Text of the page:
Ovarian cancer-derived copy number alterations signatures are prognostic in chemoradiotherapy-treated head and neck squamous cell carcinoma

Paul B.M. Essers, Martijn van der Heijden, David Vossen, Reinout H. de Roest, C. René Leemans, Ruud H. Brakenhoff, Michiel W.M. van den Brekel, Harry Bartelink, Marcel Verheij, Conchita Vens

Research output: Contribution to JournalArticleAcademicpeer-review

Abstract

DNA copy number alterations (CNAs) are frequent in cancer, and recently developed CNA signatures revealed their value in molecular tumor stratification for patient prognosis and platinum resistance prediction in ovarian cancer. Head and neck squamous cell carcinoma (HNSCC) is also characterized by high CNAs. In this study, we determined CNA in 173 human papilloma virus-negative HNSCC from a Dutch multicenter cohort by low-coverage whole genome sequencing and tested the prognostic value of seven cancer-derived CNA signatures for these cisplatin- and radiotherapy-treated patients. We find that a high CNA signature 1 (s1) score is associated with low values for all other signatures and better patient outcomes in the Dutch cohorts and The Cancer Genome Atlas HNSCC data set. High s5 and s7 scores are associated with increased distant metastasis rates and high s6 scores with poor overall survival. High cumulative cisplatin doses result in improved outcomes in chemoradiotherapy-treated HNSCC patients. Here we find that tumors high in s1 or low in s6 are most responsive to a change in cisplatin dose. High s5 values, however, significantly increase the risk for metastasis in patients with low cumulative cisplatin doses. Together this suggests that the processes causing these CNA signatures affect cisplatin response in HNSCC. In conclusion, CNA signatures derived from a different cancer type were prognostic and associated with cisplatin response in HNSCC, suggesting they represent underlying molecular processes that define patient outcome.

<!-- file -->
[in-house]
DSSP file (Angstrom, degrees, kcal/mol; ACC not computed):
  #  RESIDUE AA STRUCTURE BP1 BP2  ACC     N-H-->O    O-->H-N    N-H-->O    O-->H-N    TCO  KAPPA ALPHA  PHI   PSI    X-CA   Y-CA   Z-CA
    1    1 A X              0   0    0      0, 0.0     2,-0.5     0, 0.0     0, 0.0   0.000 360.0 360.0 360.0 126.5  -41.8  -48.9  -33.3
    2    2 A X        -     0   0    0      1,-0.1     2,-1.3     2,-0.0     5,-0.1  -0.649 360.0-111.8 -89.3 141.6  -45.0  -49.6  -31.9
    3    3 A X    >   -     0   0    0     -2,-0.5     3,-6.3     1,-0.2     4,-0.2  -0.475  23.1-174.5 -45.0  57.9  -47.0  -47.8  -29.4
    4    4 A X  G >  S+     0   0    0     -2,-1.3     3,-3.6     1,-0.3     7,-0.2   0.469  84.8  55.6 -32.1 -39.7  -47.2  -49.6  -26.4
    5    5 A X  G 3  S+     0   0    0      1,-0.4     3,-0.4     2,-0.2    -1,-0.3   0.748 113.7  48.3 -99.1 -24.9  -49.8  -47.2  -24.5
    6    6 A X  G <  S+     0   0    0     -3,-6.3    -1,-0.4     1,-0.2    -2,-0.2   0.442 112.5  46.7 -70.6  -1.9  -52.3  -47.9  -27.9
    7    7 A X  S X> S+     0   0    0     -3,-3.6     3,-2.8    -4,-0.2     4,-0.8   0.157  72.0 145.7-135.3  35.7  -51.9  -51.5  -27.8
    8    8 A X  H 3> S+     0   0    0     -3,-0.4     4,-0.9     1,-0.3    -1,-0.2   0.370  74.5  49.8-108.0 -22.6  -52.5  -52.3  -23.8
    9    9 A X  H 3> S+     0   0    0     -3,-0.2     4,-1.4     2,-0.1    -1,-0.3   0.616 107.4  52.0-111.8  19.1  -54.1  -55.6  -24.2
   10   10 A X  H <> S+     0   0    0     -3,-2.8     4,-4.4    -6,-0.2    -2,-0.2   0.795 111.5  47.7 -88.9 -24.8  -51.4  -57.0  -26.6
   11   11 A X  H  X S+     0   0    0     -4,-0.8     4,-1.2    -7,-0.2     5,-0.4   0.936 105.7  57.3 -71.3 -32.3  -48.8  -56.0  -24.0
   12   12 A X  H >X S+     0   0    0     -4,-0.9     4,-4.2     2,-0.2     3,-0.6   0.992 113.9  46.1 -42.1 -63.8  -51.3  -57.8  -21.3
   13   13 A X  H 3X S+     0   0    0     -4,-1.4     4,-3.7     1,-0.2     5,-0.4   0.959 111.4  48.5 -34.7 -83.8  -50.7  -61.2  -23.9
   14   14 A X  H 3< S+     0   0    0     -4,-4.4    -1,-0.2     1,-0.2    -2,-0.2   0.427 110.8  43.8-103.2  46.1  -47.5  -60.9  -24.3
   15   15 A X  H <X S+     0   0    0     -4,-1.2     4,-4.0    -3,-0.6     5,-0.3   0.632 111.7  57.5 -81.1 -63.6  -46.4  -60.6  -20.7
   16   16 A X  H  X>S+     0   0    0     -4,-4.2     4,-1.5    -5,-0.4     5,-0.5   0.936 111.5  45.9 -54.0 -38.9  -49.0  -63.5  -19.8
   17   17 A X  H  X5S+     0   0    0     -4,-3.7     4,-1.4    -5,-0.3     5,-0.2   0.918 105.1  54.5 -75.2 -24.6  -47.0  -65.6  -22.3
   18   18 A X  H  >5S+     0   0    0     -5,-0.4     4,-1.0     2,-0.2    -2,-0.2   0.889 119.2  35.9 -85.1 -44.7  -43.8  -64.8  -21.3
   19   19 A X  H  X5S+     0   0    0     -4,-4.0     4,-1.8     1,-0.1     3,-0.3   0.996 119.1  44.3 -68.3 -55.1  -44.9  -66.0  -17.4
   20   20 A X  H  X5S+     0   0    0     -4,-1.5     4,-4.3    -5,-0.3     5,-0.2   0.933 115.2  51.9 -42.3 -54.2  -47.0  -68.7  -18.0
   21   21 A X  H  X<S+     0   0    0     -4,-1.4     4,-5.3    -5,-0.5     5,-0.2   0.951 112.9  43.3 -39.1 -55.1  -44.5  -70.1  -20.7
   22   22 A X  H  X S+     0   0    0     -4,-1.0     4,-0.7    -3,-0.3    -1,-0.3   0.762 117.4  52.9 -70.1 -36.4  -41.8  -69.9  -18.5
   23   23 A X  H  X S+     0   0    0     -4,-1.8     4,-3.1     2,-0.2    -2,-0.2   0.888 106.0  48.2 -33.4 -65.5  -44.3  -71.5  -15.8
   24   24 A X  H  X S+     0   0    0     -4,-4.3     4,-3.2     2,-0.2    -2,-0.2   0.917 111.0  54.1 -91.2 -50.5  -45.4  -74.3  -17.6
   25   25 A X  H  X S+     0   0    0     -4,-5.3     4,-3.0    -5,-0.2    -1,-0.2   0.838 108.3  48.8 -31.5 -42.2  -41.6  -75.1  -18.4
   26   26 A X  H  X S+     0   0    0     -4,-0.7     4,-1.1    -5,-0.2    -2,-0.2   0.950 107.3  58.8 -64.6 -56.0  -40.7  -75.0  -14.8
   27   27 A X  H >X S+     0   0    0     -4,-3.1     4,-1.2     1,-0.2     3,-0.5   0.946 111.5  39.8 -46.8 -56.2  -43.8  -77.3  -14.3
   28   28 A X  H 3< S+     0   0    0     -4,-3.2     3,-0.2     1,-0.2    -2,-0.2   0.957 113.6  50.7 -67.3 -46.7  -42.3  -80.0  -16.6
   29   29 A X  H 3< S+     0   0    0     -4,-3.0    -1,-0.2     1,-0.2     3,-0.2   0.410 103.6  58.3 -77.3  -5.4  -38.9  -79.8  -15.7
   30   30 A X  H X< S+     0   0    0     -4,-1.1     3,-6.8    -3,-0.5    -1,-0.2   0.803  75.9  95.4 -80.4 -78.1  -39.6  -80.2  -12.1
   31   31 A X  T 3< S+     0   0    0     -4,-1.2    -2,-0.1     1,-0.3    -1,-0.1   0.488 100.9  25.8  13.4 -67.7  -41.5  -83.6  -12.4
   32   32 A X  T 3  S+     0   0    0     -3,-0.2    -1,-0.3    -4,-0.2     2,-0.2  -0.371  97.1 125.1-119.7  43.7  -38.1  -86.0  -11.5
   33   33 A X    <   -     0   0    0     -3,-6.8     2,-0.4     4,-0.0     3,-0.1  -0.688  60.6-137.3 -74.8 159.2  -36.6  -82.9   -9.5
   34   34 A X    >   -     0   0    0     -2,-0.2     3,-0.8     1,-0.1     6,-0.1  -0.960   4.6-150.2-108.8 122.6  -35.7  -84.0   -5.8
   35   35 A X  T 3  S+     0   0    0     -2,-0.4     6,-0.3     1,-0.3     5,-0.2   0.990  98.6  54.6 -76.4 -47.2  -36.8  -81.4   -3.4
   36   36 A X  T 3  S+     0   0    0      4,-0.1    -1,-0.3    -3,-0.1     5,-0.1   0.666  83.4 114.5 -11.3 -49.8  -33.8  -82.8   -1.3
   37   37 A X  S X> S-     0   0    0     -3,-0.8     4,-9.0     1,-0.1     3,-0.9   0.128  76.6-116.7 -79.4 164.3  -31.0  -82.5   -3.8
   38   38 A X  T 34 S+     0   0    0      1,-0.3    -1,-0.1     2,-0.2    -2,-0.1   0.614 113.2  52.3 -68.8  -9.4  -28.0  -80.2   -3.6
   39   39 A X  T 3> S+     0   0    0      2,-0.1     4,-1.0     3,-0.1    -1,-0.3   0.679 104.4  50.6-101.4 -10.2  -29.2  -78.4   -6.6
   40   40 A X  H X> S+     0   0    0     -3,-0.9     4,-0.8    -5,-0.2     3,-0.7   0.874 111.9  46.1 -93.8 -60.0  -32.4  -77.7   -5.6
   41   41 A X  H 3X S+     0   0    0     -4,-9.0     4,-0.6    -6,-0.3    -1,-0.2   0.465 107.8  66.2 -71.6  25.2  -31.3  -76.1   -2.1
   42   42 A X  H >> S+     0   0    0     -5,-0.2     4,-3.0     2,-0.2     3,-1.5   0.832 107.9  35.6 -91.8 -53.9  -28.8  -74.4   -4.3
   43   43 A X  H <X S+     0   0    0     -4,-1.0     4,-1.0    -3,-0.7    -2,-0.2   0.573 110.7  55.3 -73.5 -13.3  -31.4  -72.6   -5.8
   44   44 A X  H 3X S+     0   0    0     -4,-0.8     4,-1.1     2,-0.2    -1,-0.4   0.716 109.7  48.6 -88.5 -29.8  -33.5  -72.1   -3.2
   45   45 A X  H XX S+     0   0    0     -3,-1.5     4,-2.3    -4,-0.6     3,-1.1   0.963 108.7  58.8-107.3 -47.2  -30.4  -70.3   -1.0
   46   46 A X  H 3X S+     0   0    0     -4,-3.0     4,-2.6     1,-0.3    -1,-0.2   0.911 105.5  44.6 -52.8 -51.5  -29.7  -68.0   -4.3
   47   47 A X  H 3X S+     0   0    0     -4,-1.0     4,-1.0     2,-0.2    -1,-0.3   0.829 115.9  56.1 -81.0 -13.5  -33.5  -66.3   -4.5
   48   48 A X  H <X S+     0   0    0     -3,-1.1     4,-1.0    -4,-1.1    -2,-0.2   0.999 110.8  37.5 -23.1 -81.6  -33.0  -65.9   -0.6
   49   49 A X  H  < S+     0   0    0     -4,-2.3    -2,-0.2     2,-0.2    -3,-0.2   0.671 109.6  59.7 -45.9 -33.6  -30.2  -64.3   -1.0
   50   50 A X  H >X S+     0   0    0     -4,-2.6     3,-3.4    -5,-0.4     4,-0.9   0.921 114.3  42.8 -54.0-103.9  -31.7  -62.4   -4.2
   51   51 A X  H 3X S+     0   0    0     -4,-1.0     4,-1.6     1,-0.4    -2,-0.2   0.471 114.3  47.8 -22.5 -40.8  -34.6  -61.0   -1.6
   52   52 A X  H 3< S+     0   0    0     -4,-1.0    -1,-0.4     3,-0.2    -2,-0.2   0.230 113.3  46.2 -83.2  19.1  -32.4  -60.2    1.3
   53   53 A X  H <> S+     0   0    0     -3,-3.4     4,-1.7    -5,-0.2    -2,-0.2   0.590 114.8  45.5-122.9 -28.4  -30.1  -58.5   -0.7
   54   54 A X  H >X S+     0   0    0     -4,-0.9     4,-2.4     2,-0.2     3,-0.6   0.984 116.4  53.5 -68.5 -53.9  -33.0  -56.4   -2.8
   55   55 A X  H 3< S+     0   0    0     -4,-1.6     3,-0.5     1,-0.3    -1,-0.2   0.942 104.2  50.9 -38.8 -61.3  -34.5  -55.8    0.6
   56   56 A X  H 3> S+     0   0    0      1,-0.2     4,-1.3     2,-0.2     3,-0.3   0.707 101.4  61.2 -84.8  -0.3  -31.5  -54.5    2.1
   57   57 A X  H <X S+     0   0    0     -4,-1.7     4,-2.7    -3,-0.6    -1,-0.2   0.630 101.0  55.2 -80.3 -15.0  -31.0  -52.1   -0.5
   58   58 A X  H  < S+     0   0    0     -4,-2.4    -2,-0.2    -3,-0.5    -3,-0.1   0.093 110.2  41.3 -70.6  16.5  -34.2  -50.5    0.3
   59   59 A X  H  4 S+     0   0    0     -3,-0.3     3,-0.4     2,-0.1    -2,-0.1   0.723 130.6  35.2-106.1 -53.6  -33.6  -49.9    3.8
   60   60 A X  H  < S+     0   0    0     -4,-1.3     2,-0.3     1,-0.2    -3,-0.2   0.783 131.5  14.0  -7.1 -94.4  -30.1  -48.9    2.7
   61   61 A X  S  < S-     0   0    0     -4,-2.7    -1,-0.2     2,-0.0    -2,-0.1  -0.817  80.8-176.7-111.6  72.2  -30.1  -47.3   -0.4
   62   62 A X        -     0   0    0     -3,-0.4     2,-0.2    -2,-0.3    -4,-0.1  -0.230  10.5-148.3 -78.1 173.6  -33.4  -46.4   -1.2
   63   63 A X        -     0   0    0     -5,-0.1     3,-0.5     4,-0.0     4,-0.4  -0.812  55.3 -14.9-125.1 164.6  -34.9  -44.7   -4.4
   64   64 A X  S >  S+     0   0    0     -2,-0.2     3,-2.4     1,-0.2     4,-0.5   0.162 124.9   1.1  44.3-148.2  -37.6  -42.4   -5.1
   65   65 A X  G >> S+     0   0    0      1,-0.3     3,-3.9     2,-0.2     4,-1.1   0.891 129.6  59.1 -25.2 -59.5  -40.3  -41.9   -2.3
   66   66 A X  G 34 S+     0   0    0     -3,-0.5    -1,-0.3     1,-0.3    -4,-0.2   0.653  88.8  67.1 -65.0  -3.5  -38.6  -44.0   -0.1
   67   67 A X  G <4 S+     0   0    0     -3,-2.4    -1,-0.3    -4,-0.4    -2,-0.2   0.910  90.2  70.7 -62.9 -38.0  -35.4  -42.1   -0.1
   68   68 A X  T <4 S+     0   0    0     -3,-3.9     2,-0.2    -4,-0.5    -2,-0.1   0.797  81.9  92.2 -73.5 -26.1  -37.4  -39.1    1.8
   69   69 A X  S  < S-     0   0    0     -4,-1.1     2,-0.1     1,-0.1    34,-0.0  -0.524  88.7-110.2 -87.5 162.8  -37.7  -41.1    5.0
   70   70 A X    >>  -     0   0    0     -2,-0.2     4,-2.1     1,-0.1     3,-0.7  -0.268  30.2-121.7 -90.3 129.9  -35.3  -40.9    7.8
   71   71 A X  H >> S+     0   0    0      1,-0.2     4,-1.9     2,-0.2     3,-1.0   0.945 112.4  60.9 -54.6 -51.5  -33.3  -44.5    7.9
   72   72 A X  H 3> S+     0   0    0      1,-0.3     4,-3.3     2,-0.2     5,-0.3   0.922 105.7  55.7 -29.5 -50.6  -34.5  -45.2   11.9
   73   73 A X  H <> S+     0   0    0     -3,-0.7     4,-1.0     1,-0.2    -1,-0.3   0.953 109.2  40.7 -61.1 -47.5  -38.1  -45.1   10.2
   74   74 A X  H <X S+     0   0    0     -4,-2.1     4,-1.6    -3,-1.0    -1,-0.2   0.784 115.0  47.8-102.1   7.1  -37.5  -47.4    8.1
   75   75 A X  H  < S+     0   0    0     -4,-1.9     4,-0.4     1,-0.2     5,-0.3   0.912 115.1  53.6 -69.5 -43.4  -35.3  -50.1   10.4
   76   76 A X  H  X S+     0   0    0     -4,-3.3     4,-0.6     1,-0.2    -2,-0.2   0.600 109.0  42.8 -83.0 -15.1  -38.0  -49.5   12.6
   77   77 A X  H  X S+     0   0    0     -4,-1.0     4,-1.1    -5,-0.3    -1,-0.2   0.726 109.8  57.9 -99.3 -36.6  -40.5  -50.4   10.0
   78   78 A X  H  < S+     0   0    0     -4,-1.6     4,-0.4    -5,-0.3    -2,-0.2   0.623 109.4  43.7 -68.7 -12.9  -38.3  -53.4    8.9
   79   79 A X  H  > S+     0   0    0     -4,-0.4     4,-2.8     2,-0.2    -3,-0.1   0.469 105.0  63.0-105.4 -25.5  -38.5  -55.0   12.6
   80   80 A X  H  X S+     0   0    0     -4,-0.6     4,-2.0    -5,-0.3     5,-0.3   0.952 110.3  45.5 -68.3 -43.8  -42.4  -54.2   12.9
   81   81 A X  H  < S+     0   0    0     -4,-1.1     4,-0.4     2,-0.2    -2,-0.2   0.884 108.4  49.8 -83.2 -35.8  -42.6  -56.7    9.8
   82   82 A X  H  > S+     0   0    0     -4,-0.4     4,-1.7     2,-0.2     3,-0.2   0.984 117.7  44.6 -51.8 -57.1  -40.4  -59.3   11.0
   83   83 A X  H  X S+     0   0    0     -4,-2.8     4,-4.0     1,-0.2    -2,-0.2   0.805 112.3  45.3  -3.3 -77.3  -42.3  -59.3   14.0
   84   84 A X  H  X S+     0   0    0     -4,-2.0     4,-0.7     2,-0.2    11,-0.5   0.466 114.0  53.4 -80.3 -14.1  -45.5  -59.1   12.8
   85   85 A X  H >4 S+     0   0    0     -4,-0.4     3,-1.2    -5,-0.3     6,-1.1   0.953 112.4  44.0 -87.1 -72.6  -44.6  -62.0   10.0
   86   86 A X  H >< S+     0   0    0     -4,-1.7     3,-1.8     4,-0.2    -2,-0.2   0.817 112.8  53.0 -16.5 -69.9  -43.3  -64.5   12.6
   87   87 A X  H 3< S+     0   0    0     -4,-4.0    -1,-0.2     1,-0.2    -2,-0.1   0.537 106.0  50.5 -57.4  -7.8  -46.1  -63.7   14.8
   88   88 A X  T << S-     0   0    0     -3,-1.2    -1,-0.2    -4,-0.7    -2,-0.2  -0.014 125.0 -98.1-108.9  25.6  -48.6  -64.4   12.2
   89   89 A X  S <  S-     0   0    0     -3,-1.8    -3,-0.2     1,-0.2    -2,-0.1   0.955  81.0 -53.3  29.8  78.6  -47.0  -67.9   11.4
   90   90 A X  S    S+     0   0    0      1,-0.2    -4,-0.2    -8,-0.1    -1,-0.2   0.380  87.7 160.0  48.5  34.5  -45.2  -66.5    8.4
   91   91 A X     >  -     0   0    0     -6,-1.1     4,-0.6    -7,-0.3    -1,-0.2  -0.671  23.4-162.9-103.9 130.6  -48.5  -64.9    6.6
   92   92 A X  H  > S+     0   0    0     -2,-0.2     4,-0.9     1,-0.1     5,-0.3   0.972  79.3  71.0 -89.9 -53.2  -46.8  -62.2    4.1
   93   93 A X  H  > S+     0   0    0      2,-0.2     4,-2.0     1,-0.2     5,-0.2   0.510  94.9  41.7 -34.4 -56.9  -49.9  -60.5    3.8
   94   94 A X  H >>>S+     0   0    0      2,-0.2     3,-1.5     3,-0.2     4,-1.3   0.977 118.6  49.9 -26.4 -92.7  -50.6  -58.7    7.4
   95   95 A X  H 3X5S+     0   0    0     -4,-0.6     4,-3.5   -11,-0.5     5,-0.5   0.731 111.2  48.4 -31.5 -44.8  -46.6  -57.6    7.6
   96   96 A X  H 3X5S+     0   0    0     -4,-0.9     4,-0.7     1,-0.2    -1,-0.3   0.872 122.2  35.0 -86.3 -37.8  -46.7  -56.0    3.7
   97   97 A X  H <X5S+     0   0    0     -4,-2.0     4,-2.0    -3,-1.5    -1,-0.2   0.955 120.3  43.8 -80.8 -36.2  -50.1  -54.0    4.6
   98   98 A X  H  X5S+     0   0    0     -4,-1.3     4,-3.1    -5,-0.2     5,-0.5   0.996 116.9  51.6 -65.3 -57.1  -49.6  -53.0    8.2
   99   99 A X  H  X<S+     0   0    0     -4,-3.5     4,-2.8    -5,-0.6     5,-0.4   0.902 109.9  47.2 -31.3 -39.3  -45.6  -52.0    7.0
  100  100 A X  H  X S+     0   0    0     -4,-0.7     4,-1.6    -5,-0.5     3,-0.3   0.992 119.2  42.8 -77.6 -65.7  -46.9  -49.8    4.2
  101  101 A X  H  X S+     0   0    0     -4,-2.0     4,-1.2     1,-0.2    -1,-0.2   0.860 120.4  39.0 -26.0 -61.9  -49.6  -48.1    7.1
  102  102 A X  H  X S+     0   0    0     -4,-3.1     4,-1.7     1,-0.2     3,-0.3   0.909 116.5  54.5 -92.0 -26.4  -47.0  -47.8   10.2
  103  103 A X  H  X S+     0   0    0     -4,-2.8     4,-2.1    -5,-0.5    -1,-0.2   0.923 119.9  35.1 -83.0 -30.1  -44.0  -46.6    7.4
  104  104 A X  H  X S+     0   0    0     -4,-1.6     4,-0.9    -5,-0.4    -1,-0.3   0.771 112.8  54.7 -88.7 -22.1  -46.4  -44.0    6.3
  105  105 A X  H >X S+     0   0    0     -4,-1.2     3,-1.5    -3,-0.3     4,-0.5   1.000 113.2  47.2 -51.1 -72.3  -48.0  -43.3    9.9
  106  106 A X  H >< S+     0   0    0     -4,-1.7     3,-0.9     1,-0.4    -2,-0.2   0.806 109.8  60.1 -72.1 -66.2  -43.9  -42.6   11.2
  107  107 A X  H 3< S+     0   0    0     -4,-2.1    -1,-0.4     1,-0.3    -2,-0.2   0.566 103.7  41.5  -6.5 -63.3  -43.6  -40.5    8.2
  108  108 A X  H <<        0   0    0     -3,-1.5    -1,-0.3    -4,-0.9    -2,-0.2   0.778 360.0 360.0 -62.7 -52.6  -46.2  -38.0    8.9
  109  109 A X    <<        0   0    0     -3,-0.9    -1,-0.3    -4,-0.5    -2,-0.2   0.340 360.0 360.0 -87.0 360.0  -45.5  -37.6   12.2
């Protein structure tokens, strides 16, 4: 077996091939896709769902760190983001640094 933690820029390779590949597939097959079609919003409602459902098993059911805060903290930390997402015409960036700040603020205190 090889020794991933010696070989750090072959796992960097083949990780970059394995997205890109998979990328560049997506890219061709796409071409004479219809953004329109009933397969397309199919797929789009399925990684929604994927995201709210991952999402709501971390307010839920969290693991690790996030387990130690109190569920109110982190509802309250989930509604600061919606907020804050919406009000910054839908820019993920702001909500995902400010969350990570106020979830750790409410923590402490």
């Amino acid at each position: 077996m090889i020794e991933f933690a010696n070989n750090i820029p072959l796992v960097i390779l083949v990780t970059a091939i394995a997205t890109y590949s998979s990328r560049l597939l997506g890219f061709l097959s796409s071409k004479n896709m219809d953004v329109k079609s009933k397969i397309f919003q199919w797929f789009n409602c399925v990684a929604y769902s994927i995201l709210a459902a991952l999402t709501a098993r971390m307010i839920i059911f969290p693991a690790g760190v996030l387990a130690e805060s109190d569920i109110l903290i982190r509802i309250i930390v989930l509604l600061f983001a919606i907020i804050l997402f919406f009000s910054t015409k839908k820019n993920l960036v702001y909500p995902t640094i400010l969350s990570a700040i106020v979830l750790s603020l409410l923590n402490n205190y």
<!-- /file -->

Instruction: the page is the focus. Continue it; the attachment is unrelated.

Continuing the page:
Original languageEnglish
Pages (from-to)1732-1739
Number of pages8
JournalInternational Journal of Cancer
Volume147
Issue number6
DOIs
Publication statusPublished - 15 Sep 2020

Bibliographical note

Funding Information:
We would like to thank the NKI Genomics Core Facility for performing RNA sequencing, the NKI RHPC facility for providing computational resources, and the Core Facility-Molecular Pathology and Biobank (CFMPB) for collecting and preparing tissue samples. This research was funded by the EU 7th framework program (257144 ARTFORCE), the Dutch Cancer Society (KWF-A6C7072) and the Brunel and Verwelius funds.

Funding Information:
We would like to thank the NKI Genomics Core Facility for performing RNA sequencing, the NKI RHPC facility for providing computational resources, and the Core Facility‐Molecular Pathology and Biobank (CFMPB) for collecting and preparing tissue samples. This research was funded by the EU 7th framework program (257144 ARTFORCE), the Dutch Cancer Society (KWF‐A6C7072) and the Brunel and Verwelius funds.

Publisher Copyright:
© 2020 The Authors. International Journal of Cancer published by John Wiley & Sons Ltd on behalf of UICC

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